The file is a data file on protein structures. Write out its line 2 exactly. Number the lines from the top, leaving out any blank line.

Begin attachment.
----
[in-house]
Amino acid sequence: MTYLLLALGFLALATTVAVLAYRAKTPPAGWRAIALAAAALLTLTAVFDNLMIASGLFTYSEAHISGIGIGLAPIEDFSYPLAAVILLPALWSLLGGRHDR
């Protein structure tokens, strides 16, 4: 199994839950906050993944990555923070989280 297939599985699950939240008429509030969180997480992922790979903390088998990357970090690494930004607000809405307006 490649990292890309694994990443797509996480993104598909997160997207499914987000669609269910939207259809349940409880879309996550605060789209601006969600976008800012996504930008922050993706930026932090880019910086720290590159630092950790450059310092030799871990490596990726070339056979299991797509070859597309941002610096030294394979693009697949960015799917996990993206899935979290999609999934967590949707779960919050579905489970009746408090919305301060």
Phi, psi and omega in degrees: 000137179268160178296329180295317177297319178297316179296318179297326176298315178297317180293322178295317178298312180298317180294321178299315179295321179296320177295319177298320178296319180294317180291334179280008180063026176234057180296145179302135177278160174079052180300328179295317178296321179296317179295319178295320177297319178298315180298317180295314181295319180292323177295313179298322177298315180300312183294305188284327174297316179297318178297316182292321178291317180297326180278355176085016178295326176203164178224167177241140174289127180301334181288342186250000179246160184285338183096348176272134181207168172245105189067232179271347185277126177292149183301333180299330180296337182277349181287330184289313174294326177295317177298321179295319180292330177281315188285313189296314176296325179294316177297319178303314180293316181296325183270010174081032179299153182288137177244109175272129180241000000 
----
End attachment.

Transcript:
Amino acid sequence: MTYLLLALGFLALATTVAVLAYRAKTPPAGWRAIALAAAALLTLTAVFDNLMIASGLFTYSEAHISGIGIGLAPIEDFSYPLAAVILLPALWSLLGGRHDR